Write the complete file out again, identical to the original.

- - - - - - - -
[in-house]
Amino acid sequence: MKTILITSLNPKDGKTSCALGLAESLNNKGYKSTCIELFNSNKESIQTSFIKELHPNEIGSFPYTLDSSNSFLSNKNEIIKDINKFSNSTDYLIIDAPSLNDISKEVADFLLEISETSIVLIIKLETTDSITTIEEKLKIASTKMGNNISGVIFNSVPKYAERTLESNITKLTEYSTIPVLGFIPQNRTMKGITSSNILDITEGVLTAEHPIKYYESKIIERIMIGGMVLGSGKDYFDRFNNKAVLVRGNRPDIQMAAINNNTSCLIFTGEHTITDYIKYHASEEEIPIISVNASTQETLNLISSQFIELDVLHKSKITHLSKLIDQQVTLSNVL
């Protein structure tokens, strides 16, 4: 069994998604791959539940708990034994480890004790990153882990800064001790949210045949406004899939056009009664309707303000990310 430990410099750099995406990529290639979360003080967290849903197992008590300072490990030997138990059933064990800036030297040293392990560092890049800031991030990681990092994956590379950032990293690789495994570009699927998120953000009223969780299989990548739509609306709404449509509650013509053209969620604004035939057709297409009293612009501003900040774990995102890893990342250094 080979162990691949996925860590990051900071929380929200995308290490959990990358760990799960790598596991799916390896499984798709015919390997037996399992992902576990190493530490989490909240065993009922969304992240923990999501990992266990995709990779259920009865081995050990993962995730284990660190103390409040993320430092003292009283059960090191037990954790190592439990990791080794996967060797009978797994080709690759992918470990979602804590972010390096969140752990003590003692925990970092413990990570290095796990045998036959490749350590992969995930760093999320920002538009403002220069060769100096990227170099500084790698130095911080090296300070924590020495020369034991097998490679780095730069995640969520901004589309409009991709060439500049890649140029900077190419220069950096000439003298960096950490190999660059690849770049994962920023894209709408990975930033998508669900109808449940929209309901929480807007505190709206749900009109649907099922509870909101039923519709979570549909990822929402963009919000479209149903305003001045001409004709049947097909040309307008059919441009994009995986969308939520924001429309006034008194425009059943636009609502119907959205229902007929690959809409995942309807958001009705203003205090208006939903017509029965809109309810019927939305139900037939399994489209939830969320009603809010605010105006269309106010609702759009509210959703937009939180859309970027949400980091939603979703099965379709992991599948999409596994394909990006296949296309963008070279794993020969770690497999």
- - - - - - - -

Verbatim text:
[in-house]
Amino acid sequence: MKTILITSLNPKDGKTSCALGLAESLNNKGYKSTCIELFNSNKESIQTSFIKELHPNEIGSFPYTLDSSNSFLSNKNEIIKDINKFSNSTDYLIIDAPSLNDISKEVADFLLEISETSIVLIIKLETTDSITTIEEKLKIASTKMGNNISGVIFNSVPKYAERTLESNITKLTEYSTIPVLGFIPQNRTMKGITSSNILDITEGVLTAEHPIKYYESKIIERIMIGGMVLGSGKDYFDRFNNKAVLVRGNRPDIQMAAINNNTSCLIFTGEHTITDYIKYHASEEEIPIISVNASTQETLNLISSQFIELDVLHKSKITHLSKLIDQQVTLSNVL
């Protein structure tokens, strides 16, 4: 069994998604791959539940708990034994480890004790990153882990800064001790949210045949406004899939056009009664309707303000990310 430990410099750099995406990529290639979360003080967290849903197992008590300072490990030997138990059933064990800036030297040293392990560092890049800031991030990681990092994956590379950032990293690789495994570009699927998120953000009223969780299989990548739509609306709404449509509650013509053209969620604004035939057709297409009293612009501003900040774990995102890893990342250094 080979162990691949996925860590990051900071929380929200995308290490959990990358760990799960790598596991799916390896499984798709015919390997037996399992992902576990190493530490989490909240065993009922969304992240923990999501990992266990995709990779259920009865081995050990993962995730284990660190103390409040993320430092003292009283059960090191037990954790190592439990990791080794996967060797009978797994080709690759992918470990979602804590972010390096969140752990003590003692925990970092413990990570290095796990045998036959490749350590992969995930760093999320920002538009403002220069060769100096990227170099500084790698130095911080090296300070924590020495020369034991097998490679780095730069995640969520901004589309409009991709060439500049890649140029900077190419220069950096000439003298960096950490190999660059690849770049994962920023894209709408990975930033998508669900109808449940929209309901929480807007505190709206749900009109649907099922509870909101039923519709979570549909990822929402963009919000479209149903305003001045001409004709049947097909040309307008059919441009994009995986969308939520924001429309006034008194425009059943636009609502119907959205229902007929690959809409995942309807958001009705203003205090208006939903017509029965809109309810019927939305139900037939399994489209939830969320009603809010605010105006269309106010609702759009509210959703937009939180859309970027949400980091939603979703099965379709992991599948999409596994394909990006296949296309963008070279794993020969770690497999």